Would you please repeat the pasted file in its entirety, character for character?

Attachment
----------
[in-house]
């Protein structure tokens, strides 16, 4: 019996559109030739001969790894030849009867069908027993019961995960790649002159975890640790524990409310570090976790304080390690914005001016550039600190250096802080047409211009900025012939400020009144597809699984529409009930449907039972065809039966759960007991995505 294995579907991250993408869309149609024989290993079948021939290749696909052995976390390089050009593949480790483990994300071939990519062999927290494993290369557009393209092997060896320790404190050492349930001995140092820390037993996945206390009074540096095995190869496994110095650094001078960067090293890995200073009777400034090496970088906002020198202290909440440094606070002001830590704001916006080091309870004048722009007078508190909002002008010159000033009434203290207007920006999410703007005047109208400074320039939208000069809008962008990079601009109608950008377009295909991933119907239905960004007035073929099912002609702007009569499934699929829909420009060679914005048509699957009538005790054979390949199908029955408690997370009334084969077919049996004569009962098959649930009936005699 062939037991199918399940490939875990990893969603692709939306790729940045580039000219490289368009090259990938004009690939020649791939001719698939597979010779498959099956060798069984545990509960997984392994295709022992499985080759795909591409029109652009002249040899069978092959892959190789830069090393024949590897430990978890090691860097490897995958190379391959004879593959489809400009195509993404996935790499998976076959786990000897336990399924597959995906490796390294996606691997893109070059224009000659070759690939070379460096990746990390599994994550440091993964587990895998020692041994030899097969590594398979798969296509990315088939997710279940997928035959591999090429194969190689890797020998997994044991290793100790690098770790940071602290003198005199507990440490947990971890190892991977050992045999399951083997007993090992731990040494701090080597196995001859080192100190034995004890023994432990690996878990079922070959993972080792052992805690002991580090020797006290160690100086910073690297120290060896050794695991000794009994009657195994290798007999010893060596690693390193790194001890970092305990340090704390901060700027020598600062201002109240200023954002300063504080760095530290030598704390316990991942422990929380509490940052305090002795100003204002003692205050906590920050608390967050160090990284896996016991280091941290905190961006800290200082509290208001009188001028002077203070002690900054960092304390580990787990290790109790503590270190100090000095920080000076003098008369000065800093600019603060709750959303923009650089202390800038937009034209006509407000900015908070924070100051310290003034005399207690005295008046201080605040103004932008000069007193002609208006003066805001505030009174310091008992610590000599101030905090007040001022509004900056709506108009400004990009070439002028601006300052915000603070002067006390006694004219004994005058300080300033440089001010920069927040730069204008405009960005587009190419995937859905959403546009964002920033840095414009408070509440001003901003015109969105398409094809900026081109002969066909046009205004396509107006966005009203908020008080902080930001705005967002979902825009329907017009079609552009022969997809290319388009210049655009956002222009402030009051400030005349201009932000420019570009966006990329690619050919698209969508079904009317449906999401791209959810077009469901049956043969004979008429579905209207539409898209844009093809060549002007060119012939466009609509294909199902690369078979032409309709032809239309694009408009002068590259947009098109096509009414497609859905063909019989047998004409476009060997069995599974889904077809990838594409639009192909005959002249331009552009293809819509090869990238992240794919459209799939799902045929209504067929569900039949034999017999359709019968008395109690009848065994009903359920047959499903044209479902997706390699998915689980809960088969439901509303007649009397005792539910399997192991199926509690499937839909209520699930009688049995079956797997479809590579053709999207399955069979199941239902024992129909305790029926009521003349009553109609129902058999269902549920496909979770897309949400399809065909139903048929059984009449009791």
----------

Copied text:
[in-house]
């Protein structure tokens, strides 16, 4: 019996559109030739001969790894030849009867069908027993019961995960790649002159975890640790524990409310570090976790304080390690914005001016550039600190250096802080047409211009900025012939400020009144597809699984529409009930449907039972065809039966759960007991995505 294995579907991250993408869309149609024989290993079948021939290749696909052995976390390089050009593949480790483990994300071939990519062999927290494993290369557009393209092997060896320790404190050492349930001995140092820390037993996945206390009074540096095995190869496994110095650094001078960067090293890995200073009777400034090496970088906002020198202290909440440094606070002001830590704001916006080091309870004048722009007078508190909002002008010159000033009434203290207007920006999410703007005047109208400074320039939208000069809008962008990079601009109608950008377009295909991933119907239905960004007035073929099912002609702007009569499934699929829909420009060679914005048509699957009538005790054979390949199908029955408690997370009334084969077919049996004569009962098959649930009936005699 062939037991199918399940490939875990990893969603692709939306790729940045580039000219490289368009090259990938004009690939020649791939001719698939597979010779498959099956060798069984545990509960997984392994295709022992499985080759795909591409029109652009002249040899069978092959892959190789830069090393024949590897430990978890090691860097490897995958190379391959004879593959489809400009195509993404996935790499998976076959786990000897336990399924597959995906490796390294996606691997893109070059224009000659070759690939070379460096990746990390599994994550440091993964587990895998020692041994030899097969590594398979798969296509990315088939997710279940997928035959591999090429194969190689890797020998997994044991290793100790690098770790940071602290003198005199507990440490947990971890190892991977050992045999399951083997007993090992731990040494701090080597196995001859080192100190034995004890023994432990690996878990079922070959993972080792052992805690002991580090020797006290160690100086910073690297120290060896050794695991000794009994009657195994290798007999010893060596690693390193790194001890970092305990340090704390901060700027020598600062201002109240200023954002300063504080760095530290030598704390316990991942422990929380509490940052305090002795100003204002003692205050906590920050608390967050160090990284896996016991280091941290905190961006800290200082509290208001009188001028002077203070002690900054960092304390580990787990290790109790503590270190100090000095920080000076003098008369000065800093600019603060709750959303923009650089202390800038937009034209006509407000900015908070924070100051310290003034005399207690005295008046201080605040103004932008000069007193002609208006003066805001505030009174310091008992610590000599101030905090007040001022509004900056709506108009400004990009070439002028601006300052915000603070002067006390006694004219004994005058300080300033440089001010920069927040730069204008405009960005587009190419995937859905959403546009964002920033840095414009408070509440001003901003015109969105398409094809900026081109002969066909046009205004396509107006966005009203908020008080902080930001705005967002979902825009329907017009079609552009022969997809290319388009210049655009956002222009402030009051400030005349201009932000420019570009966006990329690619050919698209969508079904009317449906999401791209959810077009469901049956043969004979008429579905209207539409898209844009093809060549002007060119012939466009609509294909199902690369078979032409309709032809239309694009408009002068590259947009098109096509009414497609859905063909019989047998004409476009060997069995599974889904077809990838594409639009192909005959002249331009552009293809819509090869990238992240794919459209799939799902045929209504067929569900039949034999017999359709019968008395109690009848065994009903359920047959499903044209479902997706390699998915689980809960088969439901509303007649009397005792539910399997192991199926509690499937839909209520699930009688049995079956797997479809590579053709999207399955069979199941239902024992129909305790029926009521003349009553109609129902058999269902549920496909979770897309949400399809065909139903048929059984009449009791």